The procedure usually takes only a few minutes. However, doctors or nurses who will be administering the implant will have to assess your eligibility and understanding before your first implant. Subsequent implants should be more straightforward if your circumstances had not changed. It is usually inserted just under the skin on the inner side of the upper arm. The healthcare professional (HCP) will position your arm before insertion, and locate the groove between the biceps and triceps as this should be avoided. Then, a local anaesthetic is usually applied at the site of insertion to minimise pain. Once the implant is successfully inserted, the HCP will feel your arm again and you will also be requested to feel the implant yourself. This is to confirm it had been inserted successfully and properly, ensure you know how it should feel, also to make sure it was not inserted too deeply as that requires immediate removal. 

After that, two bandages will be applied by your HCP. The smaller bandage to keep the site clean and dry, it should be left on for the next three to five days. Whereas the top bandage is a pressure bandage, to keep the implant in place, it can be removed after the first 24 hours.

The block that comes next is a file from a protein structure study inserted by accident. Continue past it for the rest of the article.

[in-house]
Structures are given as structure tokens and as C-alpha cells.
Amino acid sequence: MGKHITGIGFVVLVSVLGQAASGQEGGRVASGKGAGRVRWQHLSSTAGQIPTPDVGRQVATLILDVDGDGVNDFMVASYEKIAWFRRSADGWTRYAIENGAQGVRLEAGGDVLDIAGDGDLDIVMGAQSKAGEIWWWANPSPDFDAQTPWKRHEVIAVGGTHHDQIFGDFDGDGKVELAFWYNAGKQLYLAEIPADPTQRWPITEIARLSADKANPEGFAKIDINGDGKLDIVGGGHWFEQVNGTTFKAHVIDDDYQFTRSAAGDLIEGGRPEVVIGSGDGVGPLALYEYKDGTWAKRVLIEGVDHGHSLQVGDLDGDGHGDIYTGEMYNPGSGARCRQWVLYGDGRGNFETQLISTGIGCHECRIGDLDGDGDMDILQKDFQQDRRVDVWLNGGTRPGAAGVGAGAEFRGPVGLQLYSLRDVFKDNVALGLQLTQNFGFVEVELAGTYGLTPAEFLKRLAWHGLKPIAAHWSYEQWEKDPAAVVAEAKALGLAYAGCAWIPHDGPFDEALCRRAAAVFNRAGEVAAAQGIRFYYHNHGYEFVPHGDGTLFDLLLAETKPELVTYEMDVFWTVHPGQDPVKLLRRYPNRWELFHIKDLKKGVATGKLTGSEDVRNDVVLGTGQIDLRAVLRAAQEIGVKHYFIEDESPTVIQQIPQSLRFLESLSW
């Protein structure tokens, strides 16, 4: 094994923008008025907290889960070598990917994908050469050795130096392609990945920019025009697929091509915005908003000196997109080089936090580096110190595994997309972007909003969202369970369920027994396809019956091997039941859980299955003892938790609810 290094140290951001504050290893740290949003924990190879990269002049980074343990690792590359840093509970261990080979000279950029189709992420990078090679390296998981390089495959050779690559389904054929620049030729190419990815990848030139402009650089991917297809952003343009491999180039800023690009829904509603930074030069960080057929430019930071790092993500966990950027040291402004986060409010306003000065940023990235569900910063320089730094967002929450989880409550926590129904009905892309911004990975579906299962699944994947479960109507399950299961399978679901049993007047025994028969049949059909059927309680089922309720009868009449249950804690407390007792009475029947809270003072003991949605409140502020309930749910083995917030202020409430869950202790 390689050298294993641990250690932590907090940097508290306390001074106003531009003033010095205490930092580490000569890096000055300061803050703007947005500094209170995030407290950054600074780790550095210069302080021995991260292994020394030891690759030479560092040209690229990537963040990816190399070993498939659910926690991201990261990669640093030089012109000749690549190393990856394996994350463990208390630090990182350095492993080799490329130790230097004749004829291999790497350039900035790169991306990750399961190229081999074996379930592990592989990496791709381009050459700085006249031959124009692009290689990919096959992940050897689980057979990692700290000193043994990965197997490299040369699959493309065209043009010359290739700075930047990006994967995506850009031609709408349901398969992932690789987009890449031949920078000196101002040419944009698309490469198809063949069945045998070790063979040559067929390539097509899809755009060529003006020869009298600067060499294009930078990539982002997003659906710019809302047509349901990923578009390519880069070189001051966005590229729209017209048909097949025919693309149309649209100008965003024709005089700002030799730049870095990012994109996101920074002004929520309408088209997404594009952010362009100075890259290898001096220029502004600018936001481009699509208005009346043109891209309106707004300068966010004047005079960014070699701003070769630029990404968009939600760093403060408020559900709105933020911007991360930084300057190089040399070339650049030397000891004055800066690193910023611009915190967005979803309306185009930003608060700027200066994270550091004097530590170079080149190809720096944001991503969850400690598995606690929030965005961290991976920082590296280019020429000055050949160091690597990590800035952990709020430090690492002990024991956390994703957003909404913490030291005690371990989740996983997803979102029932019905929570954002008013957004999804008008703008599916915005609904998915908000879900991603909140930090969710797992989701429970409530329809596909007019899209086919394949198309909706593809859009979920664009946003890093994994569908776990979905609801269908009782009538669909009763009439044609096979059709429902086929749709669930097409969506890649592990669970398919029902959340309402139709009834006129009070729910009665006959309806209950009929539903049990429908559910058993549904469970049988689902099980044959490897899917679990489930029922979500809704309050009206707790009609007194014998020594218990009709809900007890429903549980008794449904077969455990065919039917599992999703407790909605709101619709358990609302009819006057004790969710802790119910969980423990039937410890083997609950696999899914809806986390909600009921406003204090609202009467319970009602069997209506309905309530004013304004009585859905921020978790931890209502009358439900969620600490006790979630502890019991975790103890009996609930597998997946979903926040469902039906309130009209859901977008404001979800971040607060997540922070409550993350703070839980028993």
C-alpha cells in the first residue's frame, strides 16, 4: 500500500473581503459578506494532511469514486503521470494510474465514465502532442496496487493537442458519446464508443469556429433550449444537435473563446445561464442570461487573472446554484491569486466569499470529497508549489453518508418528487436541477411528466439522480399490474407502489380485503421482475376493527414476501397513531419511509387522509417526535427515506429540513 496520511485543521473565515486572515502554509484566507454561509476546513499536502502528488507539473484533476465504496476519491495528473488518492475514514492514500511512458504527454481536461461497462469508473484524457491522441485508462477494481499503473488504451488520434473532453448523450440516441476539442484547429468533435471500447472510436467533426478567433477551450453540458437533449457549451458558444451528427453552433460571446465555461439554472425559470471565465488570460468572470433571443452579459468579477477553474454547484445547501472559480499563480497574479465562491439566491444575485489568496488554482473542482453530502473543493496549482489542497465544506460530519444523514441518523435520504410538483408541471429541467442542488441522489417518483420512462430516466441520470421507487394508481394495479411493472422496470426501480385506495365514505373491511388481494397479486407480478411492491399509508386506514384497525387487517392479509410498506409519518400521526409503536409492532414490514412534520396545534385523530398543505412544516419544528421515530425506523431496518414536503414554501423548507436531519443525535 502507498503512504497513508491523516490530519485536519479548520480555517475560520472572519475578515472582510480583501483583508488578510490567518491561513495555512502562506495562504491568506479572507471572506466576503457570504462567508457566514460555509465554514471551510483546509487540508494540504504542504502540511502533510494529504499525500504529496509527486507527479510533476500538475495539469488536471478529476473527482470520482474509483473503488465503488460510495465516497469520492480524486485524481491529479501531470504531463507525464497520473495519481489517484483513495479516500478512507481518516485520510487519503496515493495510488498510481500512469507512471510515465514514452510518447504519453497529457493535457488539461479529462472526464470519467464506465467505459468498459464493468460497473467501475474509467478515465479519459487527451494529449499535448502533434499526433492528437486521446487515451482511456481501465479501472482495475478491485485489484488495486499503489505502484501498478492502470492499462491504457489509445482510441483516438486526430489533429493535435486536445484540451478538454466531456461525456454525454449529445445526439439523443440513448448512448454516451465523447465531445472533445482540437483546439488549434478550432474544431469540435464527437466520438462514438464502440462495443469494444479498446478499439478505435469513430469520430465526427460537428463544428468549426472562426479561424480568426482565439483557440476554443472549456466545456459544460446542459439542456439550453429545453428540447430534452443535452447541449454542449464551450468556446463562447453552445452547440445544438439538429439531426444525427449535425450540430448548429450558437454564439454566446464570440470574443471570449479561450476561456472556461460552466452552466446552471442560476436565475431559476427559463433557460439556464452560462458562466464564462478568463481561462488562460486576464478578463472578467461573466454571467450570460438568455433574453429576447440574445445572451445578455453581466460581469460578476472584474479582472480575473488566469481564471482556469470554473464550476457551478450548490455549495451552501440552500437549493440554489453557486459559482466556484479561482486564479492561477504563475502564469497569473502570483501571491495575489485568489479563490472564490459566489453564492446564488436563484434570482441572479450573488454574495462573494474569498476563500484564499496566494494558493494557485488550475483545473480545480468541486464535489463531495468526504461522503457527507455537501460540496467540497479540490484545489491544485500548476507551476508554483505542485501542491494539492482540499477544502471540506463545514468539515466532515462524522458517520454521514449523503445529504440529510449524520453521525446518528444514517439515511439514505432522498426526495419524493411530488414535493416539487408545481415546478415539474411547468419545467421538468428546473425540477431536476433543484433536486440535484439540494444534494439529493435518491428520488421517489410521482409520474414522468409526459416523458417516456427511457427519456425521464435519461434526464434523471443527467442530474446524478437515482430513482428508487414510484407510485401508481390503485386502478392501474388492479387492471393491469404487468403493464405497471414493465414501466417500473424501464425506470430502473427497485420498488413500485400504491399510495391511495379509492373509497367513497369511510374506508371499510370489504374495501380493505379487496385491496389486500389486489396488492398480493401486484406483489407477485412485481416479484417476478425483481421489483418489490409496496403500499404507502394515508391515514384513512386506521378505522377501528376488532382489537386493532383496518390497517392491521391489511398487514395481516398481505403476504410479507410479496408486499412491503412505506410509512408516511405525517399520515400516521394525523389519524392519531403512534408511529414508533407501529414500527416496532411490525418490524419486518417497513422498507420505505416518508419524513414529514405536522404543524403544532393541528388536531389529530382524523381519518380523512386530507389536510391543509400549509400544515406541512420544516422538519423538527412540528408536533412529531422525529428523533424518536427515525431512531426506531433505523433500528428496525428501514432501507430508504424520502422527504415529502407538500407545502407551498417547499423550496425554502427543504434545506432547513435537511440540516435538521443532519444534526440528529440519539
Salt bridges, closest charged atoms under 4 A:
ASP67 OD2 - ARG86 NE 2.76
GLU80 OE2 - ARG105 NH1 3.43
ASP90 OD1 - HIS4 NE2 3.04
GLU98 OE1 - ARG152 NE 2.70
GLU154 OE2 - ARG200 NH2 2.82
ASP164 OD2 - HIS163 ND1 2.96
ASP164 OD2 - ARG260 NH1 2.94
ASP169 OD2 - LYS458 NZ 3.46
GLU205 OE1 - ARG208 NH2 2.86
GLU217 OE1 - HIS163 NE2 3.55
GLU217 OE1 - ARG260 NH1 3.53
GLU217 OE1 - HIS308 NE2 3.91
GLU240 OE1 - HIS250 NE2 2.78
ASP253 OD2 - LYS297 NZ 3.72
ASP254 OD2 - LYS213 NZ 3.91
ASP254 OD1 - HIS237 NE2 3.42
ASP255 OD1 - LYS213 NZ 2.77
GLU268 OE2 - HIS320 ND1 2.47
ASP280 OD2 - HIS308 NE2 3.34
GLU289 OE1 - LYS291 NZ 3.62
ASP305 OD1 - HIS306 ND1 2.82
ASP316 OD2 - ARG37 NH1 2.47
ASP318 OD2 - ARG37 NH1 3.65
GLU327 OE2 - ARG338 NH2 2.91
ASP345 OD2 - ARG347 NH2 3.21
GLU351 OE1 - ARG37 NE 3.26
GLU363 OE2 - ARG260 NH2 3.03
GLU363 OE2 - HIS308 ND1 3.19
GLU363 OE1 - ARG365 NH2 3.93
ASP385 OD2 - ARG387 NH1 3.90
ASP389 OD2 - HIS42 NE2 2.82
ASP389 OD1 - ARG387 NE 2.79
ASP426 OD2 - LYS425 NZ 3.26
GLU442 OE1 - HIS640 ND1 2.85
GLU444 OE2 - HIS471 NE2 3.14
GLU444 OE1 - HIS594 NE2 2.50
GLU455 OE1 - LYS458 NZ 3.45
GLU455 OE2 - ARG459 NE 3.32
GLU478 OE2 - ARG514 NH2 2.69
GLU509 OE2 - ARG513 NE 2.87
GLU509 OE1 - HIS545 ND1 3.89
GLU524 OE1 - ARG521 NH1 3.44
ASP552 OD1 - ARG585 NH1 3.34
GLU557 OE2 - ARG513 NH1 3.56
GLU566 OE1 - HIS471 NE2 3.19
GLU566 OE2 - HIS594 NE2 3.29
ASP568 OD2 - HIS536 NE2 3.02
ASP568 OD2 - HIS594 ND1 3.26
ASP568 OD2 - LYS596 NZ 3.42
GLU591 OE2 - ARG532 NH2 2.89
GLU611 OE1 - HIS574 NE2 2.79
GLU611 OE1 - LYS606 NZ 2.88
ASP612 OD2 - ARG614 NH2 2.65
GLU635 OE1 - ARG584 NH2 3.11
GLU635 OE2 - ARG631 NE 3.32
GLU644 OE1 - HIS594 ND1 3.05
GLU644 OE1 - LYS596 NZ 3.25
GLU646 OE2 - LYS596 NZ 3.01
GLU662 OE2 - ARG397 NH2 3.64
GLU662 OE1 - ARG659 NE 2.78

The HCP should also give you a User Card, which contains information such as which arm has the implant, the date of insertion and the date by which it should be removed.

How often should I see the doctor?

If everything goes well, your next appointment should be made for the removal of the current implant at the end of the three-year mark. If you wish to have another implant inserted, this can be done at the same appointment. However, the implant can be removed at any point for various reasons, for example, if you are planning a pregnancy. 

In some cases, an immediate appointment with the HCP is strongly recommended, for example if you become pregnant, could not feel the implant under your arm, the implant feels different in shape, feel a lump in your breast, have a sudden shortness of breath, or have a pain in your lower leg that is not going away. The list is not exhaustive, so if you suspect something is not right, seek immediate medical attention.

Is this available to those under 16 years old?

As a general rule, contraception service is free and confidential to people of all ages. There are strict guidelines and protocols in place when HCPs deal with anyone under the age of 16. The HCP you speak to will encourage you to discuss this with your parents or carer, but they can not make you. They will not disclose any information with your parents or carer as long as they are satisfied you understand the information given, and the decision you make.